Tuesday, May 26, 2015

Police Make Video to Help Teen with Down Syndrome Battling Cancer Meet Taylor Swift

By Kathy Ehrich Dowd from People:

Taylor Swift, we hope you're reading.

A 13-year-old superfan who has Down syndrome and is battling cancer really wants to meet her idol, and a police department that knows a thing or two about the power of the Internet has made a video that they hope will make her dream come true.

Delaware's Dover Police Department made international headlines in January when Officer Jeff Davis was recorded jovially lip-synching to "Shake It Off" while driving his cruiser.

The viral smash earned the approval of the pop star herself, who re-Tweeted the department's video. Her record company even sent the department tickets to the upcoming Taylor Swift concerts in Philadelphia on June 12 and 13.

Fan letters poured into the police department from all around the world, but one standout note hit close to home: The mother of Victoria Marsh of Middletown, Delaware, wrote to the officers and told them about her daughter, a dedicated Swiftie who has Down syndrome and was diagnosed with osteosarcoma, a form of bone cancer, in December.

Wednesday, May 20, 2015



The U.S. Departments of Education and U.S. Department of Health and Human Services recently released a draft policy statement on the inclusion of young children with disabilities in high-quality inclusive early childhood programs, and they are seeking public comment.  This policy statement will send a message to states and districts that inclusive early education provides significant benefits to all young children, both with and without disabilities. This argument may also be extended toward inclusiveness in all phases of a person’s lifespan.

Monday, May 4, 2015

Princess Diana and her godchild Domenica

from Hellow Magazine:
Princess Diana would be thrilled to have a granddaughter, according to her close friend Rosa Monckton. Shortly after hearing the news that Prince William and Kate Middleton, had welcomed a baby girl, the British businesswoman and campaigner took to Twitter to say how much her late friend would have loved the new arrival.

"How Diana would have loved a grand daughter," she simply wrote to her 2,280 followers.

The 61-year-old, who was the CEO of Asprey & Garrard until 2002, went on to retweet and respond to those who agreed with her on the social media site.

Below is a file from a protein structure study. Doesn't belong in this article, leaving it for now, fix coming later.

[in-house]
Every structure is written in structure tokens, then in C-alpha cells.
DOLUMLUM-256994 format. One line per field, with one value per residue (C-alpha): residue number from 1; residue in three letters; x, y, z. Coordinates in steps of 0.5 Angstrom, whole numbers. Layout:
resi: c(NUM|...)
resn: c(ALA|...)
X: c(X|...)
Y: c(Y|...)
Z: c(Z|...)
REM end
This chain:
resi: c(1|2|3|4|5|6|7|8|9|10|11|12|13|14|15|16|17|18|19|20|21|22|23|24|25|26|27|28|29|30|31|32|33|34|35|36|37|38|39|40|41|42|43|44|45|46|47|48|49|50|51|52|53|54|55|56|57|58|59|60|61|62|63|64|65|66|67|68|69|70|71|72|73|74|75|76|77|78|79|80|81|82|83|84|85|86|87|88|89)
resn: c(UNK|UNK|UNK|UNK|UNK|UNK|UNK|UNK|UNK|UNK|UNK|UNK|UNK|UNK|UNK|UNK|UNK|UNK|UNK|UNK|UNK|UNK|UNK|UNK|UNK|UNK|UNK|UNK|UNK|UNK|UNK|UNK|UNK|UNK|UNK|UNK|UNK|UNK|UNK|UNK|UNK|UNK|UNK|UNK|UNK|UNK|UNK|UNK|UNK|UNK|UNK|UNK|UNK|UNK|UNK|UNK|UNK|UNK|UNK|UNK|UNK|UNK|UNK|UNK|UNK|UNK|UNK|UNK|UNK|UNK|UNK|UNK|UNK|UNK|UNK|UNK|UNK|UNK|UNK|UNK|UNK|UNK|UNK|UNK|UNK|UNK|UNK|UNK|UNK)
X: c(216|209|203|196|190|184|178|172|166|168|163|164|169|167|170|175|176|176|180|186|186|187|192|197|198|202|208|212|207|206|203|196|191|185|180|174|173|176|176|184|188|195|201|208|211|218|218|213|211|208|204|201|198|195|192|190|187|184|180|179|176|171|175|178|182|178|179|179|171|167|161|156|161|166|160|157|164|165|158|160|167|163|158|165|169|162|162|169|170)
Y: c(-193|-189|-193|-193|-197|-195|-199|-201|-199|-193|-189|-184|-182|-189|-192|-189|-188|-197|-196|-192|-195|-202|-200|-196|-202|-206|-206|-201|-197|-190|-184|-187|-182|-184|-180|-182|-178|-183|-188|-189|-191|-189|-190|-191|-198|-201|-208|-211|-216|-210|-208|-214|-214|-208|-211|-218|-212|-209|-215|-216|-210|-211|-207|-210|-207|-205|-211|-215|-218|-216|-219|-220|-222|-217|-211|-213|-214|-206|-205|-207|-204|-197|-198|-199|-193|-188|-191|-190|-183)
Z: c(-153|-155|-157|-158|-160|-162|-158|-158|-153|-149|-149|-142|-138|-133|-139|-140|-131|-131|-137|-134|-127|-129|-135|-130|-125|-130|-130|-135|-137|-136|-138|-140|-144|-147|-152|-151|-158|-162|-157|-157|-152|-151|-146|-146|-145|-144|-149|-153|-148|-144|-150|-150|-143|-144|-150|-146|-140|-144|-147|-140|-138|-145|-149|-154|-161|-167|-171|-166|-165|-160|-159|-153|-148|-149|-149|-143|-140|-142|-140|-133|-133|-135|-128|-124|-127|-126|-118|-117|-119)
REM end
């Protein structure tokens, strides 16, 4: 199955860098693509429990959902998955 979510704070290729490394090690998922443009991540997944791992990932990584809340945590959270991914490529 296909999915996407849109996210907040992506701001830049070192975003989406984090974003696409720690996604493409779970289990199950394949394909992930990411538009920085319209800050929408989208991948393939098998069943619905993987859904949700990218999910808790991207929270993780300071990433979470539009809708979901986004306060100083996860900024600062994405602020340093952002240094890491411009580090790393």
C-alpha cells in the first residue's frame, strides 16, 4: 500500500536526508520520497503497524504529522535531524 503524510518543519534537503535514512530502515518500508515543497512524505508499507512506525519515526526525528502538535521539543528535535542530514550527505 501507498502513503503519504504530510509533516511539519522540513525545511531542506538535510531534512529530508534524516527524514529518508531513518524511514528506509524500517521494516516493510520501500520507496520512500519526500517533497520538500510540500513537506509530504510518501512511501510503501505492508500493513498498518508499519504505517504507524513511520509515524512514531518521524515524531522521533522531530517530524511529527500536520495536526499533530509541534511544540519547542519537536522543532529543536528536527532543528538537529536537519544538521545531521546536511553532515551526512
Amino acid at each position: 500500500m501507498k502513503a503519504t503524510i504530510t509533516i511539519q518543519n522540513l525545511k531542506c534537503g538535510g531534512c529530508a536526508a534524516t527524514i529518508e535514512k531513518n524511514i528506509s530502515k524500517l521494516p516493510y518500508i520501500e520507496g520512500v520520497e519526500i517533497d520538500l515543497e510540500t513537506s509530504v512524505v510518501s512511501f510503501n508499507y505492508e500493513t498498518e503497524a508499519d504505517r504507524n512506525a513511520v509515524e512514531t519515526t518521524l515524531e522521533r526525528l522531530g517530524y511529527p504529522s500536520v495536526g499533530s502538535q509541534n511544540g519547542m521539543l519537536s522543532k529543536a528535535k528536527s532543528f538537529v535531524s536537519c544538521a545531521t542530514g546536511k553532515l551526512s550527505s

Rosa also uploaded a photo her daughter Domenica Lawson, who has Down's Syndrome, and who Diana was a devoted godmother to until her death in 1997.

This is not the first time that Rosa has spoken about the kind of grandmother Diana would have been. Back in July 2013 when William and Kate became parents to Prince George, Rosa wrote a piece for the Daily Mail saying Diana would have "relished the role."

Sunday, May 3, 2015

'Time stood still': Students elect girl with Down syndrome as prom queen


Carley House is always looking for ways to help her family and friends, whether it be caring for them when they're sick or putting a smile on their faces with her sense of humor.

So, at Cape Girardeau Central High School's senior prom April 25, Carley's friends repaid that kindness.
As Carley stood on stage, wearing a long coral dress, her name was announced as this year's prom queen. The crowd roared with excitement.
"It was like time stood still," said Carley's mother, Tamilla House, as she recalled the moment. "When they called her name, it was like my focus was just on her. Like I was right there, up on stage with her, sharing in her excitement."
Carley, 18, has Down syndrome. And while she mostly attends a special needs classroom in high school, she also was in classrooms with all students from kindergarten through junior high.
"This allowed her to form true friendships and unique bonds with many students in her grade," Tamilla said. "Carley has maintained those friendships throughout the years."

A couple weeks before prom, seniors were using social media as a way to encourage others to nominate Carley for prom queen court.
"My heart melted just reading those (posts)," Tamilla said.

Friday, April 17, 2015

18-Month-Old With Down Syndrome 'Flies' Through Life in Photographs

18-Month-Old With Down Syndrome 'Flies' Through Life in Photographs 
View photo
18-Month-Old With Down Syndrome 'Flies' Through Life in Photographs (ABC News)

by Genevieve Shaw Brown from Good Morning America:
When Alan Lawrence’s son was born with Down syndrome, he said, “it was a shock. It felt as though he would put limits on what I would accomplish, what my family would accomplish.”
Fast forward 18 months, and nothing could be further from the truth, Lawrence said. Wil, his fifth child, “brings a light to our family.”
Inspired by how Wil has enriched the lives of those around him, Lawrence set out to show not only how Wil has placed no limits on the family, but rather, “has opened so many doors.” He’s convinced Wil will do anything he wants to do in life.
Maybe even fly.
View gallery
Alan Lawrence
Alan Lawrence
“When Wil was little, he would lie on his stomach and raise his arms and legs like he was flying. It wasn’t something any of my other kids did,” he said. “We all said, ‘Look, he’s flying!”
Lawrence’s photo series shows Wil “flying” through beautiful landscapes and everyday scenes.
View gallery
Alan Lawrence
Alan Lawrence
The overall goal of the program, Lawrence said, is to “raise awareness around Down syndrome.” The photos have proved so popular that the family wants to create a calendar of Wil’s photos and then donate half the proceeds to two Down syndrome foundations: Reece’s Rainbow, which supports adoption, and Ruby’s rainbow, which helps young adults with Down syndrome go to college. The family recently launched a Kickstarter campaign.
View gallery
Alan Lawrence
Alan Lawrence